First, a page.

Historian Will Durant speaks for millions: “God, who was once the consolation of our brief life and our refuge in bereavement and suffering, has apparently vanished from the scene; no telescope, no microscope discovers Him. Nothing is certain in life except defeat and death, a sleep from which there is no awakening. Faith and hope disappear. Doubt and despair are the order of the day.”
F. W. Robertson was widely hailed as one of England’s greatest preachers. One of his church members said, “I cannot describe the strange sensation during his sermon of union with him and communion with one another which filled us as he spoke. Nor can I describe the sense we had of a higher Presence with us as he spoke—the sacred awe which filled our hearts—the hushed stillness in which the smallest sound was startling—the calm eagerness of men who listened as if waiting for a word of revelation to resolve the doubt or to heal the sorrow of a life.”
But that young preacher saw his life and work very differently. He once wrote, “I wish I did not hate preaching so much, but the degradation of being a preacher is almost intolerable. The pulpit has lost its place.”
To be sure, there are those whose faith never seems to waiver. I still remember my awe at reading about an episode in the life of George Muller, the famous preacher and orphanage founder. On one occasion Muller was crossing the Atlantic by ship, when the vessel ran into a fog. Mr. Muller informed the captain that he was required in Quebec on Saturday afternoon.
“Impossible,” said the captain. “Very well,” replied Muller, “if your ship cannot take me, God will find some other means. I have never broken an engagement in fifty-seven years.” “I would willingly help you,” said the captain, “but there’s nothing anyone can do.”
“Let us go to the chartroom and pray,” said Muller. “Do you know how dense the fog is?” asked the captain. “No,” was Muller’s answer. “My eye is not on the density of the fog but on the living God who controls every circumstance of my life.”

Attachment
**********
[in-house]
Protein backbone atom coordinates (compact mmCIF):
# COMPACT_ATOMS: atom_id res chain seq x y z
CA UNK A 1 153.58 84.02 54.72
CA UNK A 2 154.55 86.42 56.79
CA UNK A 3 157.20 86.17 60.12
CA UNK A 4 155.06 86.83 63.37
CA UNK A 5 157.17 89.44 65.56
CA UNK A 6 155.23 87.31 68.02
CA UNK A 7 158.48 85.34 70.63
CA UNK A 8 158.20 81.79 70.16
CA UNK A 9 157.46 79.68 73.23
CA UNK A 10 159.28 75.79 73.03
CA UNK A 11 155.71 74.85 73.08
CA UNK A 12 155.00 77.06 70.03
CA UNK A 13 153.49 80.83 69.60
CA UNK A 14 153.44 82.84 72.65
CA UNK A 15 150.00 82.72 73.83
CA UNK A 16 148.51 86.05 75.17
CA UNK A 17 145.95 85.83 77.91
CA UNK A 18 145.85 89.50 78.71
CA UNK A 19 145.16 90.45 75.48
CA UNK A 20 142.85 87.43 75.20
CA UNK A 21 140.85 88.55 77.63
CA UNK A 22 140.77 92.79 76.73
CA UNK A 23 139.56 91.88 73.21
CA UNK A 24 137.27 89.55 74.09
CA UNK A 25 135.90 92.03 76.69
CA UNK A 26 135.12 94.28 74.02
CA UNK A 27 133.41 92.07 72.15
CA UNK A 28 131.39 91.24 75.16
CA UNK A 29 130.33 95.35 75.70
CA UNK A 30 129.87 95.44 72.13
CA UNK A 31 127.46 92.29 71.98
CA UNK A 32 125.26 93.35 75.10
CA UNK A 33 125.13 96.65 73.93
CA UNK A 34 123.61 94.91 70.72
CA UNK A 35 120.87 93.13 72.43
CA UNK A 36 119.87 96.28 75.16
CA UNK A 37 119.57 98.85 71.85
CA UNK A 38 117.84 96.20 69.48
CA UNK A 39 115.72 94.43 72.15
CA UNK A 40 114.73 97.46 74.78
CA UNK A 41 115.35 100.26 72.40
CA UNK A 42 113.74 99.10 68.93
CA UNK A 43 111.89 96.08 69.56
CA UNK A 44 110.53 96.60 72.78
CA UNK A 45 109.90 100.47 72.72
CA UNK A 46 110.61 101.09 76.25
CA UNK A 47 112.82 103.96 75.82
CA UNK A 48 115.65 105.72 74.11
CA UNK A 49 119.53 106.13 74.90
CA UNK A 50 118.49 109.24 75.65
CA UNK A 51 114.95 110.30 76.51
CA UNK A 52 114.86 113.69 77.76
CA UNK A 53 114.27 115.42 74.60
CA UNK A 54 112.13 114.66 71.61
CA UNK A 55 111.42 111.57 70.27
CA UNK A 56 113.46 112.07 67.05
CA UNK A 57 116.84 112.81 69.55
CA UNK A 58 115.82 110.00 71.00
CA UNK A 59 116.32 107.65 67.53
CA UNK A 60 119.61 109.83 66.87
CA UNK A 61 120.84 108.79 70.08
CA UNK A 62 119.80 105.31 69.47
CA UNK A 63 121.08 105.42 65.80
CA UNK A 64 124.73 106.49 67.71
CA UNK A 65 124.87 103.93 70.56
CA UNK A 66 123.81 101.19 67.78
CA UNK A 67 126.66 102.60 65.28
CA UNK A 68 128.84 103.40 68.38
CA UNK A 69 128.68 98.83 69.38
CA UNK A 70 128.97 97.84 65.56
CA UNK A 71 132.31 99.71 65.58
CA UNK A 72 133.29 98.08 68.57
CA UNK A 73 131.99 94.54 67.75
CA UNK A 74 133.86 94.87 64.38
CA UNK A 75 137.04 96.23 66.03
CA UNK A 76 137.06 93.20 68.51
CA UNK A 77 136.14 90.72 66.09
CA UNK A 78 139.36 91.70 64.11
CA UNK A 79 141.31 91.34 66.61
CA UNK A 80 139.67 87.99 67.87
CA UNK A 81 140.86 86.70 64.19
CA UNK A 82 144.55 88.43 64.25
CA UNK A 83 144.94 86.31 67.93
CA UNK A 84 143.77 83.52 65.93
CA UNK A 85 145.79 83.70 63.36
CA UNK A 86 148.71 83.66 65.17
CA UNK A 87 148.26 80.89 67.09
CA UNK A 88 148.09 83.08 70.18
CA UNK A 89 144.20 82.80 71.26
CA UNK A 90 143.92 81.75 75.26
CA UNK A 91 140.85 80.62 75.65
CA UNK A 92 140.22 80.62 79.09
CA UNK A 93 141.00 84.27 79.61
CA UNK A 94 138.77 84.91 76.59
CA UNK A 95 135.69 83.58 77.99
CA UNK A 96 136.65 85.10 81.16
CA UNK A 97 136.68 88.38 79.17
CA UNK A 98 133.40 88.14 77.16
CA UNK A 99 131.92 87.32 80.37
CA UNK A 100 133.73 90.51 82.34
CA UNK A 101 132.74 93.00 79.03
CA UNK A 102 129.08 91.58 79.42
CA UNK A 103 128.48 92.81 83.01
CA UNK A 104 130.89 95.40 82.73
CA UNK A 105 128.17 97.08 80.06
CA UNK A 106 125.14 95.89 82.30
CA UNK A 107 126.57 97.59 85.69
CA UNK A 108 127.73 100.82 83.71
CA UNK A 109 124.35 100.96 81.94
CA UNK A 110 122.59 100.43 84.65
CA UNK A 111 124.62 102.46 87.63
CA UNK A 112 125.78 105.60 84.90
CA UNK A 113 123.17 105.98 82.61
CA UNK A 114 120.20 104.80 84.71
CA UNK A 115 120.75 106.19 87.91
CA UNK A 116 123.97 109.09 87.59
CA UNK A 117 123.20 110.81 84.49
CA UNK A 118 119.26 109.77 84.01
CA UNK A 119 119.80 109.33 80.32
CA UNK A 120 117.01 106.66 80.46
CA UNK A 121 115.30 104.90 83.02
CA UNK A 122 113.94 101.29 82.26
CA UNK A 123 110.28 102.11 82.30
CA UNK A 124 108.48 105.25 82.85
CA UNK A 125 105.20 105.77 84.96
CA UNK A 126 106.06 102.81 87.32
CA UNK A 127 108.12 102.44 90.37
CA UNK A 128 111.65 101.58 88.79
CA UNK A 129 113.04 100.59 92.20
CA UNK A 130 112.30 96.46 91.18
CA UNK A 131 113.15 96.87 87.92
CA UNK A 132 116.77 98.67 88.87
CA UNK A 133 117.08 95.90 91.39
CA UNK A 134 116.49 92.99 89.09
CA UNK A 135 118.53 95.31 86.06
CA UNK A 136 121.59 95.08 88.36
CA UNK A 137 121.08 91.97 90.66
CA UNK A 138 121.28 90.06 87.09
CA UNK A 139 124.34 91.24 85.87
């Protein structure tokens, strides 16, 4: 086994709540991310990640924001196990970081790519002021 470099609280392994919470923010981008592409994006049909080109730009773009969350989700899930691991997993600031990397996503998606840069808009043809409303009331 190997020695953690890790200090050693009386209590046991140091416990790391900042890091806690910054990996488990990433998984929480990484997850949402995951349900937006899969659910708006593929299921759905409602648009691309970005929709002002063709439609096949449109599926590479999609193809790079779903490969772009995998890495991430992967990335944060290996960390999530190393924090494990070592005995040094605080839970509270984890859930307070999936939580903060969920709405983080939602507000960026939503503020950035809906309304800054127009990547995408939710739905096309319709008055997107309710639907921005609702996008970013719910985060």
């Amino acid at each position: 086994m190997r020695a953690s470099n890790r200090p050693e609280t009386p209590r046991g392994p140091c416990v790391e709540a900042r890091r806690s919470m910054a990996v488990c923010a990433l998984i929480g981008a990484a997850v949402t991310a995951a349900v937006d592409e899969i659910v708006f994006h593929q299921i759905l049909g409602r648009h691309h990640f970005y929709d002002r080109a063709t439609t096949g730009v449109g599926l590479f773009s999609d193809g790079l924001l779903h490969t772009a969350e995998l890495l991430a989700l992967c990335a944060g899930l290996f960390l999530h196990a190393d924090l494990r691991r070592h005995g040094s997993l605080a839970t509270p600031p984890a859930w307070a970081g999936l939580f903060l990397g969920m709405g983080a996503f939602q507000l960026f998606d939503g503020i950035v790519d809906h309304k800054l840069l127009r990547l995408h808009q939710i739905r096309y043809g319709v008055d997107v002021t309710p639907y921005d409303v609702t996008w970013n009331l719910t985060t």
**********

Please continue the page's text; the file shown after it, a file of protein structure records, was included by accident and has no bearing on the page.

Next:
Together they went to the chartroom and Muller prayed, “O God, if it is consistent with Thy will, please remove the fog in five minutes. You know the engagement you made for me in Quebec on Saturday. I believe it is Your will that I make that appointment.” The captain was about to pray next, but Muller touched him on the shoulder and asked that he not. “First,” he said, “you do not believe He will; and second, I believe He has, so there is no need for you to pray about it.”
The captain looked amazed, so Muller continued, “Captain, I have known my Lord for fifty-seven years, and there has never been a single day that I have failed to gain an audience with Him. Get up and open the door. You will find the fog gone.” The captain opened the door. The fog had disappeared.
Some believers have faith which never seems to waiver. But most of us agree with Steve Brown: “If you’ve never had a question about your faith, then you probably don’t have much faith.”
Tennyson was right:
There lives more faith in honest doubt,
Believe me, than in half the creeds.
Why are doubts so common to Christian faith? Because Christianity is relationship, and no relationship can be proven. Jesus said we are to love the Lord our God, and our neighbor as ourselves. It’s all relationship. And every relationship is founded on trust, on faith, never on sight. Seeing is never believing.
Prove that your wife or husband loves you. Prove that your friends care about you, that they’re not just using you. Prove that your parents loved you. All relationship, whether with God or anyone else, stands on trust. Seeing is not believing.
Tennyson was again perceptive on our subject:
Nothing worthy proving can be proven,
Nor yet disproven; wherefore be thou wise,
Cleave ever to the sunnier side of doubt.
So what do we do when we doubt our relationship with God? Not if, but when?
Get with God’s people (v. 24b)
Thomas wasn’t with the rest of the Twelve when the risen Lord first appeared to them. He missed the first Easter evening. My home church pastor once used that fact to point out the peril of missing church—you never know when Jesus will show up.
But to his credit, Thomas rejoined them soon after. And he was still with them the next Sunday evening when the resurrected Christ appeared to them again. To meet Jesus, he had to get with his people. We still do.
The church is quite literally the body of Christ (1 Corinthians 12.12), his physical presence on earth today. We are his hands, his feet. But to be healthy, each part of the body must function well. The foot needs the hand, and the eyes the ears (1 Corinthians 12.14-20). Every image for the church in the New Testament is a collective metaphor—a body with many parts, a vine with many branches (John 15.1-8). Christianity was never meant to be sung as a solo. We cannot play football alone. Nor can we follow Jesus by ourselves. We need each other.
And so the first step to dealing with doubts about the Lord is to get with his people. When we forsake the family, we forsake the Father. But when we get with his family, we draw closer to him. It was with the other disciples that Thomas met his Lord. It is the same for us.